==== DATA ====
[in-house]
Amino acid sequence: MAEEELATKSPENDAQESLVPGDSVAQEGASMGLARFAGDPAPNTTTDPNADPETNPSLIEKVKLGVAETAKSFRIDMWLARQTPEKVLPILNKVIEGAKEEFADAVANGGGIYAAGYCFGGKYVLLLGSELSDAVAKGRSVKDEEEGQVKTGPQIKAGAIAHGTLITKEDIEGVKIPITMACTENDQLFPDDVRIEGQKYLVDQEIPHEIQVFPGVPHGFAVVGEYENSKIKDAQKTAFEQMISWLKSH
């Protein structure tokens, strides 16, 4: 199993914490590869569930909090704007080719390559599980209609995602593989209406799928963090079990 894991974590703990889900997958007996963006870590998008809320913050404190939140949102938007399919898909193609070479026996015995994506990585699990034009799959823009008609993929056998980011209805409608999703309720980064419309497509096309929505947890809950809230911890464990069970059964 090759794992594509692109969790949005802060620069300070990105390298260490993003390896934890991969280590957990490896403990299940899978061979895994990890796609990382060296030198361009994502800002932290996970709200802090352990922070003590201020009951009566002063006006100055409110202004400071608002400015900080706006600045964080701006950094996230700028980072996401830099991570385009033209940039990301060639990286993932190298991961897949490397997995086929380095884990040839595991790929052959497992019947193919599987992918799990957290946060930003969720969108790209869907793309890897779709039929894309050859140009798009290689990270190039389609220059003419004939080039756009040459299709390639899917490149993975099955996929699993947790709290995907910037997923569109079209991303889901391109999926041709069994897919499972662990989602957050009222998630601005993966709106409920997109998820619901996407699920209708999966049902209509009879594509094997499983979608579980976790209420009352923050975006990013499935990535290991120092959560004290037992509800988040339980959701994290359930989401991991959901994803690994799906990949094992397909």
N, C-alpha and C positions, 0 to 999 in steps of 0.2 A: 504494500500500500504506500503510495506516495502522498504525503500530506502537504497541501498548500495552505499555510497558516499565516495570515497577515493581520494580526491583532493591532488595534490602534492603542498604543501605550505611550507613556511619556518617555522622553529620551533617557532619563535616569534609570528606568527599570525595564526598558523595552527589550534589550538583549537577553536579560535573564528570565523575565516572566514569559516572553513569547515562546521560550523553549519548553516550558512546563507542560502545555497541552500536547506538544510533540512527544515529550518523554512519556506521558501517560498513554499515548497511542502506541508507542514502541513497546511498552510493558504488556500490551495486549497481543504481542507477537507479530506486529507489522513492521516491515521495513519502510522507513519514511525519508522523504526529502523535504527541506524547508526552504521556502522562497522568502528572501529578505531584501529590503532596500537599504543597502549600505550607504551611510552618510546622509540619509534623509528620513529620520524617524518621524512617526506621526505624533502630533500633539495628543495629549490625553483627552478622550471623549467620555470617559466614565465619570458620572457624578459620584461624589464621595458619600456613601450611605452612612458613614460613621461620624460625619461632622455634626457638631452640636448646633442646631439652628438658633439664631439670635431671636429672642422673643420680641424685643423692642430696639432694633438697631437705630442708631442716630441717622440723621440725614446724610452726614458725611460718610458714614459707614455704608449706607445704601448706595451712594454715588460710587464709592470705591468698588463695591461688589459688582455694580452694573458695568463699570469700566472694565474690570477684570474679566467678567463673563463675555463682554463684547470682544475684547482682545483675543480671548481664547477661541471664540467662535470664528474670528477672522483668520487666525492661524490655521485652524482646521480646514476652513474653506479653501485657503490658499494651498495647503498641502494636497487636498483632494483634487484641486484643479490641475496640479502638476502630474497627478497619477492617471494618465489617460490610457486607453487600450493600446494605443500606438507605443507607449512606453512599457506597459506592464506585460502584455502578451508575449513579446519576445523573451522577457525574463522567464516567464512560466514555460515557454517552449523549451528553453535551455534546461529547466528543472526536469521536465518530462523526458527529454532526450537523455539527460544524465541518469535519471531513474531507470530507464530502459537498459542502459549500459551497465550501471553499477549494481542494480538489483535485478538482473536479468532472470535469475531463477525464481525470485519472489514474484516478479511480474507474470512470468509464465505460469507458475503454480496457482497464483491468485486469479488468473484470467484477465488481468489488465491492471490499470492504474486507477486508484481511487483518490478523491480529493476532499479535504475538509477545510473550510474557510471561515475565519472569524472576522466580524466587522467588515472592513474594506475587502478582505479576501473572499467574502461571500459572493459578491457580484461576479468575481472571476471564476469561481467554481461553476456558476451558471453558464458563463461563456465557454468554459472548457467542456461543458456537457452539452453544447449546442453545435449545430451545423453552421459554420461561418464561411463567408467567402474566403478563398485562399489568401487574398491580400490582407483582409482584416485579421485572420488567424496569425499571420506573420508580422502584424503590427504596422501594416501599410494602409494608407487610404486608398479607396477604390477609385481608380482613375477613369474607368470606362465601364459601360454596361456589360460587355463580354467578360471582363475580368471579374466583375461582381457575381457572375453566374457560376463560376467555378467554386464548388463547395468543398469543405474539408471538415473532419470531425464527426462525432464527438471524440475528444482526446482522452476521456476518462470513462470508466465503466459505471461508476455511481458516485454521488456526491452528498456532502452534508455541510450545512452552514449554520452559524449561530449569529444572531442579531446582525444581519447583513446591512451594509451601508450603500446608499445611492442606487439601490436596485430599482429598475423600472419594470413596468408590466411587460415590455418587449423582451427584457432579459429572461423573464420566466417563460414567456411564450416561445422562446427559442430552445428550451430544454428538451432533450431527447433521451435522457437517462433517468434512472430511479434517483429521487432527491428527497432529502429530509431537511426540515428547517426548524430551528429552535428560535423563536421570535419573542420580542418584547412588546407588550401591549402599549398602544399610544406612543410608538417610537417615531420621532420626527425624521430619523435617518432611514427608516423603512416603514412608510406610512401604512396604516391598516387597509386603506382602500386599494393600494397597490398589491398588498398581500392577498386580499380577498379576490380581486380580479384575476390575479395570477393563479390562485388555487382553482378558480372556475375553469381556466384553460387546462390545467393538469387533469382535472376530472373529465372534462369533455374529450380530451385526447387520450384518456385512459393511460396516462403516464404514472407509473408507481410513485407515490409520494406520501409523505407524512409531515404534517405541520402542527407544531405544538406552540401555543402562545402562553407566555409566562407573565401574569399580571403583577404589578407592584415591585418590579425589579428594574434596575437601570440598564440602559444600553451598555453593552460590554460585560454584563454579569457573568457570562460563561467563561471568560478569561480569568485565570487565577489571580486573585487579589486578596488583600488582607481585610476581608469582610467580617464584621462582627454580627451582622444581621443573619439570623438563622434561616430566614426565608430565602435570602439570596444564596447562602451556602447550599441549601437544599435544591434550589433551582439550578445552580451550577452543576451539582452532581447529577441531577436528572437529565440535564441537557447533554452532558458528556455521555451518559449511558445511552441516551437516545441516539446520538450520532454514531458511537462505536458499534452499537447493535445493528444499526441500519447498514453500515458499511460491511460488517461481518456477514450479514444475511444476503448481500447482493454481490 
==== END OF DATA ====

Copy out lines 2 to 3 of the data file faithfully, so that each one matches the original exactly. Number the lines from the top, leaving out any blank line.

Amino acid sequence: MAEEELATKSPENDAQESLVPGDSVAQEGASMGLARFAGDPAPNTTTDPNADPETNPSLIEKVKLGVAETAKSFRIDMWLARQTPEKVLPILNKVIEGAKEEFADAVANGGGIYAAGYCFGGKYVLLLGSELSDAVAKGRSVKDEEEGQVKTGPQIKAGAIAHGTLITKEDIEGVKIPITMACTENDQLFPDDVRIEGQKYLVDQEIPHEIQVFPGVPHGFAVVGEYENSKIKDAQKTAFEQMISWLKSH
């Protein structure tokens, strides 16, 4: 199993914490590869569930909090704007080719390559599980209609995602593989209406799928963090079990 894991974590703990889900997958007996963006870590998008809320913050404190939140949102938007399919898909193609070479026996015995994506990585699990034009799959823009008609993929056998980011209805409608999703309720980064419309497509096309929505947890809950809230911890464990069970059964 090759794992594509692109969790949005802060620069300070990105390298260490993003390896934890991969280590957990490896403990299940899978061979895994990890796609990382060296030198361009994502800002932290996970709200802090352990922070003590201020009951009566002063006006100055409110202004400071608002400015900080706006600045964080701006950094996230700028980072996401830099991570385009033209940039990301060639990286993932190298991961897949490397997995086929380095884990040839595991790929052959497992019947193919599987992918799990957290946060930003969720969108790209869907793309890897779709039929894309050859140009798009290689990270190039389609220059003419004939080039756009040459299709390639899917490149993975099955996929699993947790709290995907910037997923569109079209991303889901391109999926041709069994897919499972662990989602957050009222998630601005993966709106409920997109998820619901996407699920209708999966049902209509009879594509094997499983979608579980976790209420009352923050975006990013499935990535290991120092959560004290037992509800988040339980959701994290359930989401991991959901994803690994799906990949094992397909």